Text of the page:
Mary was undaunted and whilst her husband was still in his sick bed she went into town on a sinister mission. Her first port of call was to enrol Charles in two sick clubs which it transpired would pay out £20 upon his death, the second visit was to a chemist to buy some arsenic. On returning home she cold bloodedly gave her husband a second dose of poison, namely the arsenic. This time the poison did work and Charles Woodman died in agony from a lethal “administration of arsenic.” However, the doctor soon realised what had happened and informed the police who managed to arrest Mary before she could escape the town. Ironically she was sent to the very gaol where her beloved Smiler was incarcerated for his money forging activities.
On Tuesday the 23rd of March 1819, Mary Woodman was indicted for the wilful murder of her husband at Exeter assizes. The following is how the newspaper reported the sentencing;
“On the judge passing the dreadful sentence of death on her, she leaned on her arm, and looked him steadily in the face; at its conclusion she exclaimed to the horror of the Court, in a most daring attitude, “Well, I will never forgive any of my persecutors; they have sworn false, and the Devil will drag them into hell; and God will forgive me.” She was taken away by force, uttering the vilest imprecations.”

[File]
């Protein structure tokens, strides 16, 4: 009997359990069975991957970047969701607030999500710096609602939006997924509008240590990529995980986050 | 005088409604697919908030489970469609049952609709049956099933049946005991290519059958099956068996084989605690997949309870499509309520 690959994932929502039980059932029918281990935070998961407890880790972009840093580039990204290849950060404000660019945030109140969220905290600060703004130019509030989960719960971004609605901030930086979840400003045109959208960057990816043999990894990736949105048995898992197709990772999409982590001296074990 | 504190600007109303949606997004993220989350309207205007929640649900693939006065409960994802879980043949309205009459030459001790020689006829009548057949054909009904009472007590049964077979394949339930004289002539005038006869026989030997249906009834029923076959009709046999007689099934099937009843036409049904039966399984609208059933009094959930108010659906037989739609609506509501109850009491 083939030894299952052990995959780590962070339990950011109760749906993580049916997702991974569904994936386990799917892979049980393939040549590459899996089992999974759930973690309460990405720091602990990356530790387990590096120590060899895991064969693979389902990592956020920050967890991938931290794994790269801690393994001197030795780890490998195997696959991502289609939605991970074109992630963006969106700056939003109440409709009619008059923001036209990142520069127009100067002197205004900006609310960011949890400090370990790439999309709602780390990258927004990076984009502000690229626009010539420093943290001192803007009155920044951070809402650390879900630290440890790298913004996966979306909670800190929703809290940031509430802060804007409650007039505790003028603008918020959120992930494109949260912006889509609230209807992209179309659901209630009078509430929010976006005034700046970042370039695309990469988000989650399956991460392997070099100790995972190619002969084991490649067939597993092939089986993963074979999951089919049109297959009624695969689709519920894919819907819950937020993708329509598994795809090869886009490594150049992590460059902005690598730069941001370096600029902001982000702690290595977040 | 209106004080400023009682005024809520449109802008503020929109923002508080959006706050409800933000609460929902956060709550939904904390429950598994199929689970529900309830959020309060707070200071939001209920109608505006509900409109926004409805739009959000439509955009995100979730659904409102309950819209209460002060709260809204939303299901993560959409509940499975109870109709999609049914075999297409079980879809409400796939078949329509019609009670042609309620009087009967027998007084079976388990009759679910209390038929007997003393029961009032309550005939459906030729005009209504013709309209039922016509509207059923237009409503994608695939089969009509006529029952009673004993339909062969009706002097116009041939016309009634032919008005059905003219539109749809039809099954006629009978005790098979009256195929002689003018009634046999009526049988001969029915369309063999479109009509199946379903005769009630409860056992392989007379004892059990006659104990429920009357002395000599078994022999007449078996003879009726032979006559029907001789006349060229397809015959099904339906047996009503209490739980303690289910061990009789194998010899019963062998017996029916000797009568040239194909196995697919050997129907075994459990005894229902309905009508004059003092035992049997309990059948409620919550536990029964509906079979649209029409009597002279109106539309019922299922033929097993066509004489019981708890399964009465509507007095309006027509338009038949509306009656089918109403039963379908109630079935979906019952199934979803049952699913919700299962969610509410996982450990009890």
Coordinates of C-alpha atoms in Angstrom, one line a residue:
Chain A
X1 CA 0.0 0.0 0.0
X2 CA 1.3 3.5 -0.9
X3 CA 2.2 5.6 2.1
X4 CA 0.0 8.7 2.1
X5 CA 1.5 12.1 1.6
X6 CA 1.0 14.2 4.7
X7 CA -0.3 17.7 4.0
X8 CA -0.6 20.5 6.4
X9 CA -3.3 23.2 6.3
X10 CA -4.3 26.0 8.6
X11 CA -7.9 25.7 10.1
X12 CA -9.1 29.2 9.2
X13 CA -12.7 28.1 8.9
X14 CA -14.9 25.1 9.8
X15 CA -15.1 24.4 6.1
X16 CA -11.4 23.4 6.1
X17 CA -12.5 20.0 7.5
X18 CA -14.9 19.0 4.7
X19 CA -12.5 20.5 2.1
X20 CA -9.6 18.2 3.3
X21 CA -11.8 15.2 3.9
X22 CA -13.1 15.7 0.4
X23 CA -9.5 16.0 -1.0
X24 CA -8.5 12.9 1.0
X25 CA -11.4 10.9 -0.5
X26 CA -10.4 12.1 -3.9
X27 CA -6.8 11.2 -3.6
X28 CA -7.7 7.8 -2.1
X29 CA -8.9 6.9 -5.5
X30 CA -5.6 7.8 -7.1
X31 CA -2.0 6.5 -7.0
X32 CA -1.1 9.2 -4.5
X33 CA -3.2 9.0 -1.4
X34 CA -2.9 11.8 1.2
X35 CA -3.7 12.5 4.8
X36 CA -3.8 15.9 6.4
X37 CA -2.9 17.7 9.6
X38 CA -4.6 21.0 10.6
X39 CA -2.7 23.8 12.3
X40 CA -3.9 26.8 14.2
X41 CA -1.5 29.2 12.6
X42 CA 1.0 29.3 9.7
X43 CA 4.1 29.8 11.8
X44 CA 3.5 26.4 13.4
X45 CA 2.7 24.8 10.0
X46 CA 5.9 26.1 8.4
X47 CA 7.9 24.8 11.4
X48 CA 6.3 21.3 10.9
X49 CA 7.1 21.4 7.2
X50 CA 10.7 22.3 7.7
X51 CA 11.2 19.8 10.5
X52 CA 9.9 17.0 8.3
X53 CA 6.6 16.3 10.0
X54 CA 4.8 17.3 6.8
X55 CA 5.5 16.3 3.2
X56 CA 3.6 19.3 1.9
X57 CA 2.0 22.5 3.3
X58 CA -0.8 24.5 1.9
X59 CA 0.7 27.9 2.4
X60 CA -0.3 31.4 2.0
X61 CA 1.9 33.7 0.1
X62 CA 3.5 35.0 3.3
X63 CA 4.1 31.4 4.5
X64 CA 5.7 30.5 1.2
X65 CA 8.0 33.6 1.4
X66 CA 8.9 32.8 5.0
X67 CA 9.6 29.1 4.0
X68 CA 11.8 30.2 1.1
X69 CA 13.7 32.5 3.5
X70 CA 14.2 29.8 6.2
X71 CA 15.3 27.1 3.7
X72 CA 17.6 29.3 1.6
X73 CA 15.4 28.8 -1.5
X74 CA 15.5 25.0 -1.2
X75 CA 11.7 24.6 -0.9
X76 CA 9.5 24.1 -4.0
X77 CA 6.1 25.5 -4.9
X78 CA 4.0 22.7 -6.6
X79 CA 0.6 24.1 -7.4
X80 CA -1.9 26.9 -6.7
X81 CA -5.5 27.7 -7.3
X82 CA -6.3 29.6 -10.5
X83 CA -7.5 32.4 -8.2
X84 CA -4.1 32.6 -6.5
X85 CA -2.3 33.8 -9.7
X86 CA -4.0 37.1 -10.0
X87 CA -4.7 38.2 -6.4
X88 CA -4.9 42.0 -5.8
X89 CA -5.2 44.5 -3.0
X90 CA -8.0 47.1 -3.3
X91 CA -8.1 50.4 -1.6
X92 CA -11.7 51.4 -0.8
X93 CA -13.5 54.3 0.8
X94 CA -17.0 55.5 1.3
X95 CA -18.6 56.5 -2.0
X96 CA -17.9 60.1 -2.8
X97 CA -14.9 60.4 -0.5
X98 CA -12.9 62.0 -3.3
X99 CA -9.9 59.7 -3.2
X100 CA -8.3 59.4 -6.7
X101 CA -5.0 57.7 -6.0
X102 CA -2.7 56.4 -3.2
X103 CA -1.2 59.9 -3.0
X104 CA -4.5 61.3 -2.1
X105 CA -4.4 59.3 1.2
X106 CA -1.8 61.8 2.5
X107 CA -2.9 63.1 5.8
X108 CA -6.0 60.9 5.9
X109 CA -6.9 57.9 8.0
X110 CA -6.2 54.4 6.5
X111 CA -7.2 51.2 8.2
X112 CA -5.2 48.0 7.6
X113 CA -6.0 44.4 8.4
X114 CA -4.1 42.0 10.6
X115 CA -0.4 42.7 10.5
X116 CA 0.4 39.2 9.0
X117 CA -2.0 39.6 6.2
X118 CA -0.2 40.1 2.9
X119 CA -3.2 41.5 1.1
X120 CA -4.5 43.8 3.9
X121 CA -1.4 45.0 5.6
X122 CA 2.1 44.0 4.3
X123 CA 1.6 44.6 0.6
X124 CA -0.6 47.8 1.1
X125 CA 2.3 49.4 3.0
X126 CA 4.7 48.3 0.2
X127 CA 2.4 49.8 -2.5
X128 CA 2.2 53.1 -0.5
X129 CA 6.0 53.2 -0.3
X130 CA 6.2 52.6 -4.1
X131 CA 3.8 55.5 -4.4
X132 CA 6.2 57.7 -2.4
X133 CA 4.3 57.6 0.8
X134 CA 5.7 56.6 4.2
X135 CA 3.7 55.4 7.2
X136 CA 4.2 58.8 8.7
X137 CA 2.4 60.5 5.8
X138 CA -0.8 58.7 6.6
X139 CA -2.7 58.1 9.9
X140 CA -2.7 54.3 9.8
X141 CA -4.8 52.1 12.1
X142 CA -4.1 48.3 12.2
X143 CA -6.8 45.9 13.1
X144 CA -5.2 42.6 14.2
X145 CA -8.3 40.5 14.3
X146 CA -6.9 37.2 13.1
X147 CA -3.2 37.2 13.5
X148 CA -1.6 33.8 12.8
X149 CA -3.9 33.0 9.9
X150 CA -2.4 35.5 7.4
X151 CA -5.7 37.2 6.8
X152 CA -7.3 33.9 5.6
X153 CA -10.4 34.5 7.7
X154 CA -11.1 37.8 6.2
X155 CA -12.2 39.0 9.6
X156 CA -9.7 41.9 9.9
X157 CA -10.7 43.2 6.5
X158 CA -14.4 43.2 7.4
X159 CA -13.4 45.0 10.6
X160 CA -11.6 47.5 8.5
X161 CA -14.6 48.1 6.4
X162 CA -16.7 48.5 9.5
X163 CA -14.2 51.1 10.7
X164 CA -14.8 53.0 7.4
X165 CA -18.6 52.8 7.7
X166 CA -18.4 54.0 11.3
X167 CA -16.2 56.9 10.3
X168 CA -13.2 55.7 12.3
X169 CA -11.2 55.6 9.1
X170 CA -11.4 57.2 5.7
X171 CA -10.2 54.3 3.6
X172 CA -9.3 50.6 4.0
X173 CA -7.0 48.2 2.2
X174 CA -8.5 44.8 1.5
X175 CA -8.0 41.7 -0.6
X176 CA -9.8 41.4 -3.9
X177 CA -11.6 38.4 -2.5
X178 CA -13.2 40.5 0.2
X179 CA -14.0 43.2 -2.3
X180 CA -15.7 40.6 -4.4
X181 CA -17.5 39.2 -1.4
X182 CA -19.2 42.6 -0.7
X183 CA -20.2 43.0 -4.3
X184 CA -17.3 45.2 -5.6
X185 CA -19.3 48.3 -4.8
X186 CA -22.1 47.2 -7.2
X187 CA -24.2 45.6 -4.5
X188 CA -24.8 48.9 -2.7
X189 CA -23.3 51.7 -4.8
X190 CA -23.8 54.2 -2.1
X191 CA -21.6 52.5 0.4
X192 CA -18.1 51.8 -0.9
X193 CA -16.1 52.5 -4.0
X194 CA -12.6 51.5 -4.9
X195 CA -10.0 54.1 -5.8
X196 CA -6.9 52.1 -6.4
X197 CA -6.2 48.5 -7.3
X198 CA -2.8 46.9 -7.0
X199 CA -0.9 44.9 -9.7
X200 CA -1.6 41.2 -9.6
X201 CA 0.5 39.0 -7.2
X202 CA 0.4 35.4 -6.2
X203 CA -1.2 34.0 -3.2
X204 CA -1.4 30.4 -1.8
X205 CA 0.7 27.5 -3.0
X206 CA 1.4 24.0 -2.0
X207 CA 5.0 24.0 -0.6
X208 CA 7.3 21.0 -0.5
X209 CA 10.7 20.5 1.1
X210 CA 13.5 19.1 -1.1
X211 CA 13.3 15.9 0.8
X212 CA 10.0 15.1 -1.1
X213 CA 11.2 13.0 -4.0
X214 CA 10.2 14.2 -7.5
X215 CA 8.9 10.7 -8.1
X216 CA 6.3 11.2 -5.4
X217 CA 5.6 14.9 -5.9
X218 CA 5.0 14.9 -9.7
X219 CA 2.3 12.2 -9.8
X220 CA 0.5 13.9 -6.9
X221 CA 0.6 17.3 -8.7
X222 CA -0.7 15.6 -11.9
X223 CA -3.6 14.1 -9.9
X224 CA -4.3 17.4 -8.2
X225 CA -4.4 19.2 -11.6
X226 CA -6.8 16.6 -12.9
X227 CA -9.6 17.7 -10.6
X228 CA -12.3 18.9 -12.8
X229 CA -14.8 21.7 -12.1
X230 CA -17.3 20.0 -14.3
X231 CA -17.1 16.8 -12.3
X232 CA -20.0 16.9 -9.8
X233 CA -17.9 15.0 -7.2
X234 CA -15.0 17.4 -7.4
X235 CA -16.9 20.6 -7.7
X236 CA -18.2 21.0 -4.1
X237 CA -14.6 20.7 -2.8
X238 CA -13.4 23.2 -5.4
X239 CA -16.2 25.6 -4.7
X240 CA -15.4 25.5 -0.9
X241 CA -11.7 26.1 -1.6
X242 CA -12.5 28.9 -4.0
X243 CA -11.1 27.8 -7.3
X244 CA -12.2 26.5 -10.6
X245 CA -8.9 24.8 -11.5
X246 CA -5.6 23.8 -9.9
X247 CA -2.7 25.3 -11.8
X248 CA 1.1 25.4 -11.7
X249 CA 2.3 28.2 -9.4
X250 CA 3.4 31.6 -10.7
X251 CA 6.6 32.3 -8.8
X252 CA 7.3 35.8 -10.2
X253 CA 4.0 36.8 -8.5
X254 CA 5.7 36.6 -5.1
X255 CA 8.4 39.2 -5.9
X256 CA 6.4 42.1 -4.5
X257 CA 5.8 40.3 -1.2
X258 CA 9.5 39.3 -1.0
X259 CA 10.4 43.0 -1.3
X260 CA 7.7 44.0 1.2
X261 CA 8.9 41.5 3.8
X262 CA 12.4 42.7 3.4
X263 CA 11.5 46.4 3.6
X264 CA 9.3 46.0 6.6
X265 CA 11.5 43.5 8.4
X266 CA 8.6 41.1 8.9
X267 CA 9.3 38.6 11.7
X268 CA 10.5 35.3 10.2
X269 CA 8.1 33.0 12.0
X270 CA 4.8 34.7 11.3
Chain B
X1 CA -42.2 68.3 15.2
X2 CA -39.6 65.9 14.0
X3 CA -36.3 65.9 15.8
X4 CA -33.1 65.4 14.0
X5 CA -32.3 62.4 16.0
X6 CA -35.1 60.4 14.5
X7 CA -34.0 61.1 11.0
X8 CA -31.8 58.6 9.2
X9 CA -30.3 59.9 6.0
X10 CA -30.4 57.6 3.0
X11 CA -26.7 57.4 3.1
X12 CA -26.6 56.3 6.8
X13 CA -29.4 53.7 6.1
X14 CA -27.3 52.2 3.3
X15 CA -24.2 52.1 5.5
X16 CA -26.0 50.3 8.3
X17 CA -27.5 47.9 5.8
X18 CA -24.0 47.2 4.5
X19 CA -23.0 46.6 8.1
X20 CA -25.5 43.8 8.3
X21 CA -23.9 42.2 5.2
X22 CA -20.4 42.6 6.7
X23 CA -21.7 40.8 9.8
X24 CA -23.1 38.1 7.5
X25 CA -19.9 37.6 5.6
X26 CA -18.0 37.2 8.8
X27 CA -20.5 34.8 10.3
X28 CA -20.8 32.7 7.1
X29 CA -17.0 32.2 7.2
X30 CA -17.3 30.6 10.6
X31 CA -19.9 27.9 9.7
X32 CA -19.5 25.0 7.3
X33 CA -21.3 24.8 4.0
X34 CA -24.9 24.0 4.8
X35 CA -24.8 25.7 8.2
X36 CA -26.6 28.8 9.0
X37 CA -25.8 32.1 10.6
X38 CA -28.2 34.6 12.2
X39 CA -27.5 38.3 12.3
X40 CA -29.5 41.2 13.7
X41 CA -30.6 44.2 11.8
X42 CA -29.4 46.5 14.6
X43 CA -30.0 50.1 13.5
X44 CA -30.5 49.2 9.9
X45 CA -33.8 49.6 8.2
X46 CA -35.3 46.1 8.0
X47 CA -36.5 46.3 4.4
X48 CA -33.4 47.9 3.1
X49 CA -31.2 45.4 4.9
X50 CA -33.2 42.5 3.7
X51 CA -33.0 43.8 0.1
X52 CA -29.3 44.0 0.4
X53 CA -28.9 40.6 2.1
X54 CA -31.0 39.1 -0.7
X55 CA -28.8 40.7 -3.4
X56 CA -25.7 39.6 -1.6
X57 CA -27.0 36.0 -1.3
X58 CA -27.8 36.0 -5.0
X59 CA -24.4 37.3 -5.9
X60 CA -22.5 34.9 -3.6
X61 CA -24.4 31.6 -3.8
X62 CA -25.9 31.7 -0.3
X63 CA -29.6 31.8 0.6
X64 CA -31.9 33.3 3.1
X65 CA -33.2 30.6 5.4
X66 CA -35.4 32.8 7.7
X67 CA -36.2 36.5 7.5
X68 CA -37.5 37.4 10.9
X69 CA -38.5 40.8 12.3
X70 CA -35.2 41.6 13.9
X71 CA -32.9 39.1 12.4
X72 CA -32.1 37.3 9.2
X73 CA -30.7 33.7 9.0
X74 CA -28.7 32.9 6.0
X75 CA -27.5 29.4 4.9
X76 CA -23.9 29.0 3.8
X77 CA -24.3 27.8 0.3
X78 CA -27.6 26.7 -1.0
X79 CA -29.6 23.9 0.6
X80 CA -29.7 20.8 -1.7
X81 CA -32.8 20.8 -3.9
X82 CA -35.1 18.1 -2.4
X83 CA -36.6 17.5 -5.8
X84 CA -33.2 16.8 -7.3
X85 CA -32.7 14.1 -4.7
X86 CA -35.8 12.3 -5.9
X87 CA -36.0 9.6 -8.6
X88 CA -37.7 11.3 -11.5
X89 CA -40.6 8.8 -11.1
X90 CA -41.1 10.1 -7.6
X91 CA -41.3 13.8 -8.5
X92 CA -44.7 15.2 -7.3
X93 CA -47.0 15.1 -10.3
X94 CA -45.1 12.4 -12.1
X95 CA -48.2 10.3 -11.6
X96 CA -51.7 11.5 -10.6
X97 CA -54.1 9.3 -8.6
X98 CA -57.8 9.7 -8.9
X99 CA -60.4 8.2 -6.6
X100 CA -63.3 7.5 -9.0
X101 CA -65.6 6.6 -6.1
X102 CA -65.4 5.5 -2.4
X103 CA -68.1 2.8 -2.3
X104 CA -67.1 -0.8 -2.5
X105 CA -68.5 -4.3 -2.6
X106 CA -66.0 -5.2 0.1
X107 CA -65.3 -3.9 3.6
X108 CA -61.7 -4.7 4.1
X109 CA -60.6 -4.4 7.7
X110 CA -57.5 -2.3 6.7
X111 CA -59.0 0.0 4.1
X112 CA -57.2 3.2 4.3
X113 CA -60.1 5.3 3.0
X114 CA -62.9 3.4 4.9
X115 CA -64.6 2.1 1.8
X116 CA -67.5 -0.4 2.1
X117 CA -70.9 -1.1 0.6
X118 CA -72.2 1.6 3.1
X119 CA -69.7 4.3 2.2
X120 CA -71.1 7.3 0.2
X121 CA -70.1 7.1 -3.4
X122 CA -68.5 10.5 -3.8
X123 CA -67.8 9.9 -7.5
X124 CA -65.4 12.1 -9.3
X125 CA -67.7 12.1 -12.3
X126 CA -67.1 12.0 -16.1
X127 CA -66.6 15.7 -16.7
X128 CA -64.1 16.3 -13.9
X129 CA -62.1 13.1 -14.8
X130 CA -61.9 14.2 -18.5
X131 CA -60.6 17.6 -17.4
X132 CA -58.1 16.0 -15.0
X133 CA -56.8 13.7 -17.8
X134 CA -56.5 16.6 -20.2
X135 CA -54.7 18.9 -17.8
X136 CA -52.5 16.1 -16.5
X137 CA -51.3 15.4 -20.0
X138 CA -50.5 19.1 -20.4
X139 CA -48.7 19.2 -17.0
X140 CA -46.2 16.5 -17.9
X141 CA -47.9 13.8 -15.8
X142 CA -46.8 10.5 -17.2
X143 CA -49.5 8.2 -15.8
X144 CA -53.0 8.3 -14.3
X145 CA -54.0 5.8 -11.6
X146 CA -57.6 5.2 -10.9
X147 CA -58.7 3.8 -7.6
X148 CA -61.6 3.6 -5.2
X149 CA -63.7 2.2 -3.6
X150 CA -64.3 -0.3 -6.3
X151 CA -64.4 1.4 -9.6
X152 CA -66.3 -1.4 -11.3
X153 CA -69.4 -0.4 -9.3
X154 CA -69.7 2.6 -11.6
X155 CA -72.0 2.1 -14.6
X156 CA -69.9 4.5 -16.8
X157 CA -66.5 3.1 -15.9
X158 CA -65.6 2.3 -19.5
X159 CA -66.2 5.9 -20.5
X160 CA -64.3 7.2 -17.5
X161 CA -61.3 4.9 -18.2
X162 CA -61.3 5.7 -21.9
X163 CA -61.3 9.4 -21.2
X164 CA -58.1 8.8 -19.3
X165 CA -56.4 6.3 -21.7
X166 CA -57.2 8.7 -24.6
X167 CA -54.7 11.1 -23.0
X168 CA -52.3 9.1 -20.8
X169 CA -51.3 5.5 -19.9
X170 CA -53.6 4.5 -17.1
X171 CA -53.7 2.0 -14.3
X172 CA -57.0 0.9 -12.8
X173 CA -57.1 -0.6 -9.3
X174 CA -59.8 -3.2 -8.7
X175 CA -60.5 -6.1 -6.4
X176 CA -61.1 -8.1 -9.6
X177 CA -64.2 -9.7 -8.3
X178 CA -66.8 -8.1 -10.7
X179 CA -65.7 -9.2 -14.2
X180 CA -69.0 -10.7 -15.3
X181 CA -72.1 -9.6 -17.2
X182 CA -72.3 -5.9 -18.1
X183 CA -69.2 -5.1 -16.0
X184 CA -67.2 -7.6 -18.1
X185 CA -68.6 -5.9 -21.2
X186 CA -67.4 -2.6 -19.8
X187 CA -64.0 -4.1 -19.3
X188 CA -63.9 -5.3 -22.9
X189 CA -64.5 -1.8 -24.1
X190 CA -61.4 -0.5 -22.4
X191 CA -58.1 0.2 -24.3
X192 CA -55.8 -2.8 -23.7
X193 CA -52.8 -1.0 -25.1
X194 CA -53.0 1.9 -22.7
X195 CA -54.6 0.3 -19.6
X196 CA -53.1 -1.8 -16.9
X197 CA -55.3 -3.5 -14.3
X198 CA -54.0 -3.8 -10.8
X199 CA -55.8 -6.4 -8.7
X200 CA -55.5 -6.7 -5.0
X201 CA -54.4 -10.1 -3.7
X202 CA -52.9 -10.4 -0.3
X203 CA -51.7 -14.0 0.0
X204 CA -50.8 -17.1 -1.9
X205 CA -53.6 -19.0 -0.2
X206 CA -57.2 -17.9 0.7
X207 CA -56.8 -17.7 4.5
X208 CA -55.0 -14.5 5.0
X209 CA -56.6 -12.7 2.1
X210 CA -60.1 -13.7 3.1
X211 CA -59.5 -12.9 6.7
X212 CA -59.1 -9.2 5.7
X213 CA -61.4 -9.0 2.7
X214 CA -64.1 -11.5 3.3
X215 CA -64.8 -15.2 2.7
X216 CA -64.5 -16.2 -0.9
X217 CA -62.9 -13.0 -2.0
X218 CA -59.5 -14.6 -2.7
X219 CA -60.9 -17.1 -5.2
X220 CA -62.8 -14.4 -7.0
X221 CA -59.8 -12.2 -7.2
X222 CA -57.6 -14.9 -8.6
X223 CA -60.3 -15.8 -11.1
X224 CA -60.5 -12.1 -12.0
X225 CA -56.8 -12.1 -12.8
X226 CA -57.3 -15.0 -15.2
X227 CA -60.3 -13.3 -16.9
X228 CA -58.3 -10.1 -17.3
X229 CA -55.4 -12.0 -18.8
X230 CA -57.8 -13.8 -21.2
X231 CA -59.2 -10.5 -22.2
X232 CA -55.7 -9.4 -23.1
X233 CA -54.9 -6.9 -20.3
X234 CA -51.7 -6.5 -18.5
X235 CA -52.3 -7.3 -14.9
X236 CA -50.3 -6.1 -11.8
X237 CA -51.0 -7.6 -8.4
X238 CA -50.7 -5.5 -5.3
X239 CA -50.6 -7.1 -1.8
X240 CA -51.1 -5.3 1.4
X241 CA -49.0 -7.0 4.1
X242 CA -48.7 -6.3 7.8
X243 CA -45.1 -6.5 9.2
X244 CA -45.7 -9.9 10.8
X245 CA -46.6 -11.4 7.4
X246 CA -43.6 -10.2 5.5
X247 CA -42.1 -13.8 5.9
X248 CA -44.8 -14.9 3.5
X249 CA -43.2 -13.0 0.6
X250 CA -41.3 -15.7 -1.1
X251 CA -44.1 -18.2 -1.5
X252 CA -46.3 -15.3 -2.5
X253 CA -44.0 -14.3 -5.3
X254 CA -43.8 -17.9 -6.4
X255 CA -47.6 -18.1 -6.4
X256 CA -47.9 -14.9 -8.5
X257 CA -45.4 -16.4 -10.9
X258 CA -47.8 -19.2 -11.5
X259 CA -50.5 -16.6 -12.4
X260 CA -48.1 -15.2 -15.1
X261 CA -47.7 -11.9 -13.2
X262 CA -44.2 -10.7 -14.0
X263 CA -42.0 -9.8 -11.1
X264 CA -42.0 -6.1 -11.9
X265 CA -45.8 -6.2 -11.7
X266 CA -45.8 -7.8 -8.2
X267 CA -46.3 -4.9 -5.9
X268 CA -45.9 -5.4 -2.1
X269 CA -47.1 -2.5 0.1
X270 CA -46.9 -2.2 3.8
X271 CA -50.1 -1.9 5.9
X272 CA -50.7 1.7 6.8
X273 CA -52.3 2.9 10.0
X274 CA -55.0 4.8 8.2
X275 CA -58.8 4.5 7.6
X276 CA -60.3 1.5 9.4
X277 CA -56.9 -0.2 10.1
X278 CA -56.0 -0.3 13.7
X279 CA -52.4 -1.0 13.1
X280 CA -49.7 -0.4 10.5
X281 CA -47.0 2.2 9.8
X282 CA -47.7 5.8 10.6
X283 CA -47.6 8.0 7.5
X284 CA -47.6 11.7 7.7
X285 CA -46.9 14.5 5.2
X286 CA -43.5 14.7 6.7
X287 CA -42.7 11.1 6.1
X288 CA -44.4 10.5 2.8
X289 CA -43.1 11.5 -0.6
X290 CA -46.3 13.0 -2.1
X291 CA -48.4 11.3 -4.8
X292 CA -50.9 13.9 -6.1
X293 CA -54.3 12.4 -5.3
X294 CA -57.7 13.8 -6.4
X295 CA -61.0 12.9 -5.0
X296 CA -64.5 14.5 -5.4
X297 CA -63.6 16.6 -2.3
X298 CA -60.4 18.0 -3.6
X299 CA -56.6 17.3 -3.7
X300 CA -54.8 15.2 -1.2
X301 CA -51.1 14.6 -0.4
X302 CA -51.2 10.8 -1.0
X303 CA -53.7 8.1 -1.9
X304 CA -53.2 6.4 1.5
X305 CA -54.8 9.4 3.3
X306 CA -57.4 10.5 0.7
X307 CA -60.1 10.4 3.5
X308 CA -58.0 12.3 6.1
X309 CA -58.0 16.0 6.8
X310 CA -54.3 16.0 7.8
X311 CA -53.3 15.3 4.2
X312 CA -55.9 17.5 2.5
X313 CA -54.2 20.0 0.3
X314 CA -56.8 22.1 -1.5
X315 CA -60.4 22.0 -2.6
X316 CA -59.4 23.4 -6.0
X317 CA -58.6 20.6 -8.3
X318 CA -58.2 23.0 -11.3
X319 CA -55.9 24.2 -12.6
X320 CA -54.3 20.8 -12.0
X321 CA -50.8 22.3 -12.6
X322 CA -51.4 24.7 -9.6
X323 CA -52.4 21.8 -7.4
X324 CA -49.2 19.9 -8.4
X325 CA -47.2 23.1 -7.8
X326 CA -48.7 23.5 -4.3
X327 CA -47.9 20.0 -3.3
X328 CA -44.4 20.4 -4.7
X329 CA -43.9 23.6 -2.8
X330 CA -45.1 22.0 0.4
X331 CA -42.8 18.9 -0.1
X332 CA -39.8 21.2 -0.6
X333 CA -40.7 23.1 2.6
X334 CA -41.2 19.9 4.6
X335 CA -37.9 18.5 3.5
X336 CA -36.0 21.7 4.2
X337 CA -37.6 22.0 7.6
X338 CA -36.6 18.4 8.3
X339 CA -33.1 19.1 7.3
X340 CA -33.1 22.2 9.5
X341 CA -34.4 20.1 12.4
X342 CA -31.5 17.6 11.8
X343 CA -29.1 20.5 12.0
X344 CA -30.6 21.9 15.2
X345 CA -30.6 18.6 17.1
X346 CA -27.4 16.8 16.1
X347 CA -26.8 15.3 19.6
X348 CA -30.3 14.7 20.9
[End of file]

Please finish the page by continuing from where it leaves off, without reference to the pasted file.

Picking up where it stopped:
But the story does not finish there, as the newspaper then gives us a stark reminder of the punishments of the day:
“On Monday morning, pursuant to her sentence, she was drawn upon a hurdle, from the door of the cell yard, to be executed, in front of the Devon county gaol. Her conduct after he condemnation was marked by the same obduracy and impenitence as she exhibited at her trial. On ascending the steps to the lodge and approaching the drop, she appeared greatly agitated, but quickly resumed her former daring spirit, and ascended the platform with a firm step. Her eyes were earnestly directed towards the prison, to take her last look at Smallacombe, but means had been taken for preventing his appearing to her view; a disappointment which she seemed to feel severely. She still continued inexorable against all entreaties of the clergyman to make confession; but was at length prevailed on to repeat the Lord’s Prayer, which she did in a manner almost inaudible, and the fatal drop fell immediately at the close of it. An immense concourse of spectators attended the execution.
Smallacombe had invented a plea to bring her off; no less than that of charging the death of her husband on himself; and a witness was to have been produced to swear that he (Charles Woodman) had confessed his repeatedly buying poison and taking it, with the determination of destroying himself; but none could be found hardy enough to appear in court in support of such a plea.“
The article then ends with a blood chilling statement:
“Her body was given to the surgeons to be dissected and anatomised.”
Walk through the streets of Okehampton today and it seems amazing that just 187 years ago there was poisoning, hanging and anatomisation occurring amongst its inhabitants.